In urban sociology, fragmentation refers to the absence or underdevelopment of connections between a society and the grouping of certain of its members. These connections may concern culture, nationality, race, language, occupation, religion, income level, or other common interests. This gap between the people of interest and the rest of society may be:
- Social, indicating poor interrelationships;
- Economic, based on structural inequalities;
- Institutional, in terms of formal and specific political, occupational, educative, or associative organizations; or
- Geographic, implying regional or residential concentration.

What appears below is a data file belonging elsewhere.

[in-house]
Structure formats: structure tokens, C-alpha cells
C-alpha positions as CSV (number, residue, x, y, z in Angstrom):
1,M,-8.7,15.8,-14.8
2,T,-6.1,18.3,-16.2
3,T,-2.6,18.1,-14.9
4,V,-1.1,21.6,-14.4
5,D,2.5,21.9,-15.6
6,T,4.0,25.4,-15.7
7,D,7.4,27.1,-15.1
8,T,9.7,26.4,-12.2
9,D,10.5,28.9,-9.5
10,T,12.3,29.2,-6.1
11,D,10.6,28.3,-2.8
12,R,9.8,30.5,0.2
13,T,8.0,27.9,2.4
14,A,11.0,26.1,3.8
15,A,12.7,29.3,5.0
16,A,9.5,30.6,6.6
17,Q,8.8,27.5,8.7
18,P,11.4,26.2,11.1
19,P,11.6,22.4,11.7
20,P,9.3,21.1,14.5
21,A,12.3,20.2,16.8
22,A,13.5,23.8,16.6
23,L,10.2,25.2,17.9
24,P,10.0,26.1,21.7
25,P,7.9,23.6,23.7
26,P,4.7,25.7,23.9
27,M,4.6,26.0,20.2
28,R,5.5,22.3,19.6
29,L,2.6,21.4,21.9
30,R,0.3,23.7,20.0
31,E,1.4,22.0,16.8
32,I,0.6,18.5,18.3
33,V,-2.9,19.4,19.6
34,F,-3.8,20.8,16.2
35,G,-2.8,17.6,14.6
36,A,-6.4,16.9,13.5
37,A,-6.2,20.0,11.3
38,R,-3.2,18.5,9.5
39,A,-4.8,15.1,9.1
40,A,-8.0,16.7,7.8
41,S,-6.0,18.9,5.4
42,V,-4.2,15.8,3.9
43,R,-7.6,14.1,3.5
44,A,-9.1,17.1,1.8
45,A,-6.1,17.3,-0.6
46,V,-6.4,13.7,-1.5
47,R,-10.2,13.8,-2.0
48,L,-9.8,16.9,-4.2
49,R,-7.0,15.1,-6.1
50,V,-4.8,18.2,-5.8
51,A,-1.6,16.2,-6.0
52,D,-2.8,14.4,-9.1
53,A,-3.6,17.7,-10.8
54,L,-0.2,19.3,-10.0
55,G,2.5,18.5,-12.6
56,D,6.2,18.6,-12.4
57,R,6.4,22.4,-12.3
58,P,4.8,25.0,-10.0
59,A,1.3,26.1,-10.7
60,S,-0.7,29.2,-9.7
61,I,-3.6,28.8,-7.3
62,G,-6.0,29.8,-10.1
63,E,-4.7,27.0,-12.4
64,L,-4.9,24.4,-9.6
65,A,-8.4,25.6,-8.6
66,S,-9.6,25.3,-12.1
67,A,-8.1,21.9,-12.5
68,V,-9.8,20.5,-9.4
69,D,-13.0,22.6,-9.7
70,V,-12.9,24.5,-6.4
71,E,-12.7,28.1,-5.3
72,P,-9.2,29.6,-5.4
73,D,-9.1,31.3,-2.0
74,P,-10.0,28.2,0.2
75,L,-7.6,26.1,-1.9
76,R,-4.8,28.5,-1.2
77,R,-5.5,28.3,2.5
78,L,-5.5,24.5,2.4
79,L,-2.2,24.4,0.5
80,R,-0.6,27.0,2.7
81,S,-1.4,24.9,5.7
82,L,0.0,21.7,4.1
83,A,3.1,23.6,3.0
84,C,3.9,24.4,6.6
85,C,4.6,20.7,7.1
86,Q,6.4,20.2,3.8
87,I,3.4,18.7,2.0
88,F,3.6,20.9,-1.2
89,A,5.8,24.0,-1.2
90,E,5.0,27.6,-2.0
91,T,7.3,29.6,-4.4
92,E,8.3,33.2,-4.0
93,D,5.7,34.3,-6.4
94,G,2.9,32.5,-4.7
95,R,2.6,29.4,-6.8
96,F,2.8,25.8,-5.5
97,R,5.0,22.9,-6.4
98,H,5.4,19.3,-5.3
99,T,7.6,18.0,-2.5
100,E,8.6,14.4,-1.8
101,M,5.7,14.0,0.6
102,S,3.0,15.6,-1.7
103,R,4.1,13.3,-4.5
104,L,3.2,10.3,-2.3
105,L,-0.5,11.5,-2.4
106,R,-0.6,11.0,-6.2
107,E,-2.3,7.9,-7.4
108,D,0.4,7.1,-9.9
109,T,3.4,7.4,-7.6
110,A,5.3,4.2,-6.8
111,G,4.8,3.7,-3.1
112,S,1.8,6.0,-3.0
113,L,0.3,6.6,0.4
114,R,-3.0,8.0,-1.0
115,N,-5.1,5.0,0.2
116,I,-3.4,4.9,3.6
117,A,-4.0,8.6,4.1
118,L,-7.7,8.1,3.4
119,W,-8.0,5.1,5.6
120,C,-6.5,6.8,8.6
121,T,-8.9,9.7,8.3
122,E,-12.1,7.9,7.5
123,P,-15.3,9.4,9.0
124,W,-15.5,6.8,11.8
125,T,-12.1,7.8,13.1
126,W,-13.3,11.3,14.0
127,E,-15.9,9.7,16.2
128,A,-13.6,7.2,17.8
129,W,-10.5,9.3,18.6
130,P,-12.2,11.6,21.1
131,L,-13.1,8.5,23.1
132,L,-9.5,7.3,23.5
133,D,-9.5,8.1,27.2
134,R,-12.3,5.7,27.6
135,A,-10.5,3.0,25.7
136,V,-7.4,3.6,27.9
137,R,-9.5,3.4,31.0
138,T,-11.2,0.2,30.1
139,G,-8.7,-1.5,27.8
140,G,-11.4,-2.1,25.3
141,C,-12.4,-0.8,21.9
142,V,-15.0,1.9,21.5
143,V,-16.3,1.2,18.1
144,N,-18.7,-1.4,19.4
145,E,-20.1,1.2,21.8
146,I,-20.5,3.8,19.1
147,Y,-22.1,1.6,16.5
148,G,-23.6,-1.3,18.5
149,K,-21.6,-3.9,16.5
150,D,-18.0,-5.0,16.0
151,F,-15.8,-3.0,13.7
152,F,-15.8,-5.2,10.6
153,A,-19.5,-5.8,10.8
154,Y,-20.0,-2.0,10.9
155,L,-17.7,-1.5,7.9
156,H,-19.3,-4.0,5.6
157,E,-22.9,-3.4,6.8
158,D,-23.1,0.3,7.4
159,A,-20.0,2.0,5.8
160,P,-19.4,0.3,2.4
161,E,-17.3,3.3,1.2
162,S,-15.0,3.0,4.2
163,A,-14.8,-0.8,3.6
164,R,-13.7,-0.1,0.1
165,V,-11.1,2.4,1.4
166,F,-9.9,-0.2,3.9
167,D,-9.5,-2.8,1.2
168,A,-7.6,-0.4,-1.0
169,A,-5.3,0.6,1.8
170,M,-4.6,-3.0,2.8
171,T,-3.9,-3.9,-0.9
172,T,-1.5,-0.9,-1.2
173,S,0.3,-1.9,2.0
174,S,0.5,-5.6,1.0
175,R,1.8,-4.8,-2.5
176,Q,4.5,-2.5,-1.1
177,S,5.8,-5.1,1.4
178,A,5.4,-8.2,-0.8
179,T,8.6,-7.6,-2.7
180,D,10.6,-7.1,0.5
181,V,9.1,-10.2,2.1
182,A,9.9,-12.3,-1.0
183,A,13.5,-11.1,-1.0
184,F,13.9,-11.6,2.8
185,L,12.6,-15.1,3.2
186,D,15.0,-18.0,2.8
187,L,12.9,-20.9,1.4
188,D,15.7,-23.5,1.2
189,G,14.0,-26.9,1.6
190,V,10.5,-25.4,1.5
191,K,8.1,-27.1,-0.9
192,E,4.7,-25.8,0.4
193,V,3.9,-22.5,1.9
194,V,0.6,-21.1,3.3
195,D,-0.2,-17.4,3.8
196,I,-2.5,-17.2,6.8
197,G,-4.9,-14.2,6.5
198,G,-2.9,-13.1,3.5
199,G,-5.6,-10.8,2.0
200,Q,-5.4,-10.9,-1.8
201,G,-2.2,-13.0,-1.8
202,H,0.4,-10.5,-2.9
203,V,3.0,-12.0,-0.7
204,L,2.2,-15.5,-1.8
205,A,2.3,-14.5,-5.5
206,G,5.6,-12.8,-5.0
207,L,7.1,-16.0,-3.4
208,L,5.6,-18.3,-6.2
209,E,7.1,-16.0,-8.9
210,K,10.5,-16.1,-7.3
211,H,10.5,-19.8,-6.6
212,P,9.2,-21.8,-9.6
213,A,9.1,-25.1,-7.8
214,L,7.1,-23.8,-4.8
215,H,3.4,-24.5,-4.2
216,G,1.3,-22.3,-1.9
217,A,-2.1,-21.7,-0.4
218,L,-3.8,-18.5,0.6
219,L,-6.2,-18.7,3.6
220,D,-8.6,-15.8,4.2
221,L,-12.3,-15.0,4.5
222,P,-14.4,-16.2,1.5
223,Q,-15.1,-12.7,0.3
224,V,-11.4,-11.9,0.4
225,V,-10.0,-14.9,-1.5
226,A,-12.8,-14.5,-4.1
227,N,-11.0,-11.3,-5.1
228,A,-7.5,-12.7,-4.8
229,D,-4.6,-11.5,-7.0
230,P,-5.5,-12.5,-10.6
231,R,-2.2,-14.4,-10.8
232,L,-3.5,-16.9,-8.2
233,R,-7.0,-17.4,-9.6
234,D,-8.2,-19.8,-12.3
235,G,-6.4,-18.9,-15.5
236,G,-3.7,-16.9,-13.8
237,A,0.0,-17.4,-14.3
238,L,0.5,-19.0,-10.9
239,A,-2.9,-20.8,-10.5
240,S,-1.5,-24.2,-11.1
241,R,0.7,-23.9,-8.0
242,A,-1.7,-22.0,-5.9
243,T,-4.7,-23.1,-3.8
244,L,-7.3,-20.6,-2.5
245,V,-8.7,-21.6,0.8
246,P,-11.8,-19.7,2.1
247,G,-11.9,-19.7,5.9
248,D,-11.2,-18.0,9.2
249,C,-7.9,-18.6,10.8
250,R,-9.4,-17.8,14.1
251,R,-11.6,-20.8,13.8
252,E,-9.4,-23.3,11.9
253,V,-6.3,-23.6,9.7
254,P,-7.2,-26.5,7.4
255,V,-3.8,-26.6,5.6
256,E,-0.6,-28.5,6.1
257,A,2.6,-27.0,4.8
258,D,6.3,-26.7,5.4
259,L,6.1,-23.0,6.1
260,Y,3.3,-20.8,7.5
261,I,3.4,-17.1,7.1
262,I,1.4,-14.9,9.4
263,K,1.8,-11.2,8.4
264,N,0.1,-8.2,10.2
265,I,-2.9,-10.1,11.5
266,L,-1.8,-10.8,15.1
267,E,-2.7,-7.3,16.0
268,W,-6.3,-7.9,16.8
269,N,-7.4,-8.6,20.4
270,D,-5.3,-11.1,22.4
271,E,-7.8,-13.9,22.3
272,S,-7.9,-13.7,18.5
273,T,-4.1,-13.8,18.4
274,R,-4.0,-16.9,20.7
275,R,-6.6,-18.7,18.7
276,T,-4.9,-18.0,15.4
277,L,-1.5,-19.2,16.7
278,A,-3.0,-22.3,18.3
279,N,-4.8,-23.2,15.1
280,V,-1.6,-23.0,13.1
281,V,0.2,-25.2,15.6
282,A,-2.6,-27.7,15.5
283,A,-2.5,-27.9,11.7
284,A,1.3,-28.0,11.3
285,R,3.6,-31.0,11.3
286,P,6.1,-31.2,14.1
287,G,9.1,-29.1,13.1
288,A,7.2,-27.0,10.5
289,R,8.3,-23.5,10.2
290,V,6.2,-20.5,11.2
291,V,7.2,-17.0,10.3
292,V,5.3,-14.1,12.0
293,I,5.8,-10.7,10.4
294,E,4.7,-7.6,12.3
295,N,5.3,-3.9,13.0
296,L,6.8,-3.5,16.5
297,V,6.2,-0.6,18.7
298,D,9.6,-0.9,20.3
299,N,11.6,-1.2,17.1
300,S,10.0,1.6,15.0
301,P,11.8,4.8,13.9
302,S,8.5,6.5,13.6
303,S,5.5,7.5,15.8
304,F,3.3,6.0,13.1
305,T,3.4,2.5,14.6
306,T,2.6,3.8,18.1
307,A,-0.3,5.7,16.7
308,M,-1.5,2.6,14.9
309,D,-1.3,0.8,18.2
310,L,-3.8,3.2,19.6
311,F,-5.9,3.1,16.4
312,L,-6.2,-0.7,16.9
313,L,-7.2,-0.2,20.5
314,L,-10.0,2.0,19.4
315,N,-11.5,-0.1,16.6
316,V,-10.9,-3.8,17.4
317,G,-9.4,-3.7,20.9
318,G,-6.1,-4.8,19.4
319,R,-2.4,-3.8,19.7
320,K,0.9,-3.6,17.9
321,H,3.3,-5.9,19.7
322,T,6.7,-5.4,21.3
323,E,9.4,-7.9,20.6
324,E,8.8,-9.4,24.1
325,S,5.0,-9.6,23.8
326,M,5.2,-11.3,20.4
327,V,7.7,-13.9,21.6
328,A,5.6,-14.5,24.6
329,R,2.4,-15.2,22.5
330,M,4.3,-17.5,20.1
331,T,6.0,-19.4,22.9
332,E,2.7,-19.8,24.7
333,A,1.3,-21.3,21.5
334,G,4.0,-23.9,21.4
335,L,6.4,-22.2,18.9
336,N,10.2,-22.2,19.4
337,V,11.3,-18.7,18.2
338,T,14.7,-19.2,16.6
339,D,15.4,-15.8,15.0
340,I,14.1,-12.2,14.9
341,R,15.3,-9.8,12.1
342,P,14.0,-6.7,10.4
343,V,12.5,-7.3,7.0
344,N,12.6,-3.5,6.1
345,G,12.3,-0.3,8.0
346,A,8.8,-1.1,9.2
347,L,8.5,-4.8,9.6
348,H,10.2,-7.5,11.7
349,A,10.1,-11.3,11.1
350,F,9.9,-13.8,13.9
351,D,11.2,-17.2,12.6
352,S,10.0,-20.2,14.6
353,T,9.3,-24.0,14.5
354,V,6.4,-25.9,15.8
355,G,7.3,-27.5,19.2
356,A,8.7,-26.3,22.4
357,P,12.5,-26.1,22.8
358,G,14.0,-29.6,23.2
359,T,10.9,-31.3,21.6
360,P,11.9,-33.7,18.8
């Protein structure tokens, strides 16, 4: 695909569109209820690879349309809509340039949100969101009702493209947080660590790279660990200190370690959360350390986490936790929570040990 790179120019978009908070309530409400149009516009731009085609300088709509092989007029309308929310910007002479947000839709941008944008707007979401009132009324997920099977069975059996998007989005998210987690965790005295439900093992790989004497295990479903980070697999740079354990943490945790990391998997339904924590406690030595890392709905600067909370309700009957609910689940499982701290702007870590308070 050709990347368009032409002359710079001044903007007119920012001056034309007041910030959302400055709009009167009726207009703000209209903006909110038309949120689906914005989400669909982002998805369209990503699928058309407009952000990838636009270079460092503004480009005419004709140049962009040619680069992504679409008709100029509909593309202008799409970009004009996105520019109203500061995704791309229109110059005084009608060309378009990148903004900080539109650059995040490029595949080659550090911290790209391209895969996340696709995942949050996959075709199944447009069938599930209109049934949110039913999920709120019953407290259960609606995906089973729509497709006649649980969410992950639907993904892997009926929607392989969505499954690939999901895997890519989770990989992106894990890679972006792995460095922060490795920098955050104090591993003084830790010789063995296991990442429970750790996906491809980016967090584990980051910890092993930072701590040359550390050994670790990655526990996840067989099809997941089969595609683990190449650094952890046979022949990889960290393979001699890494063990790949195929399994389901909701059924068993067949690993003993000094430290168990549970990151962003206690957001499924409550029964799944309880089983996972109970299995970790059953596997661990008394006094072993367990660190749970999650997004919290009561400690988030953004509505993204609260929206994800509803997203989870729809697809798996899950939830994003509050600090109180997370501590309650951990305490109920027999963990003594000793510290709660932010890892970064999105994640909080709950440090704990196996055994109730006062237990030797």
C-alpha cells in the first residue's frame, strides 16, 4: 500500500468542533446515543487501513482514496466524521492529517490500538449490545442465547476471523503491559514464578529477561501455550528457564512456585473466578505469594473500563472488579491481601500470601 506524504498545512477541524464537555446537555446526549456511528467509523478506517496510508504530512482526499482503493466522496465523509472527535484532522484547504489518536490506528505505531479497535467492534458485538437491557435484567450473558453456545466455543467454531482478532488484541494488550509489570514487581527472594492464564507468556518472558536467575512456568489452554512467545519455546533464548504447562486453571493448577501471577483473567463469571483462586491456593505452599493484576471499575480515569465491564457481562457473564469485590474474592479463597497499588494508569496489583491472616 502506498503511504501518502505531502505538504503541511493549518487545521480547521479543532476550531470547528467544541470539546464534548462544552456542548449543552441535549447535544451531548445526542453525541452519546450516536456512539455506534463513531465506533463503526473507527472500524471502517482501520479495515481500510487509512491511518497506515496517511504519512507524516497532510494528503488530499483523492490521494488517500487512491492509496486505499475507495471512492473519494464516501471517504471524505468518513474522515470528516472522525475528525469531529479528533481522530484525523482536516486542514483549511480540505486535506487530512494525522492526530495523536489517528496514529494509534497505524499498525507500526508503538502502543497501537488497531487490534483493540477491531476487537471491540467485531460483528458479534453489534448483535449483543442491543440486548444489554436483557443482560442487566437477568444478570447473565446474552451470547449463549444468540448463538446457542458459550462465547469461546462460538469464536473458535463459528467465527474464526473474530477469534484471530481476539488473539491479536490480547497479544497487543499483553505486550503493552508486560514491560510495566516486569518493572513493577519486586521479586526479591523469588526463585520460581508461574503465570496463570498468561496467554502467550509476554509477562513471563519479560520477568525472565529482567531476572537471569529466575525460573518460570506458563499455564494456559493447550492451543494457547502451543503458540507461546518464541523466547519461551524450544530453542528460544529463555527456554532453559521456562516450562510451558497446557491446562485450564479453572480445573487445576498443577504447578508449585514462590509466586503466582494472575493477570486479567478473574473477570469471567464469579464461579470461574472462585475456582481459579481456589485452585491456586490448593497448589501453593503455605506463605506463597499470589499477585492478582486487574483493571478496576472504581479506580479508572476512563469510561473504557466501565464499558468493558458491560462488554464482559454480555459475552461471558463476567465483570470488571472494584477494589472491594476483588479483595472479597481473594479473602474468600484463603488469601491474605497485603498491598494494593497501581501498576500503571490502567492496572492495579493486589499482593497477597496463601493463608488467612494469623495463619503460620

The author bell hooks coined the term when addressing the problem of "hierarchy of oppression" within the feminist movement. This hierarchy is characterized by individuals feeling that experiencing more types of oppression lends greater validity to their own opinions. The perceived interpersonal differences engendered by this perspective may undermine group strength and solidarity within a movement. For example, in the 1970s, female identity was seen predominantly through the lens of white, middle-class women, and did not consider that identity could be include additional cultural influences, such as race, gender, sexuality, and spirituality, all intersecting across points of privilege and oppression.
In Postmodern Blackness, hooks argued for greater inclusion and mutual support between groups, and an understanding of various types of feminism within the movement, with each sharing equity goals, yet having divergent ideas about the methods to achieve such goals.
- hooks, bell (1990). Postmodern Blackness. Oberlin College.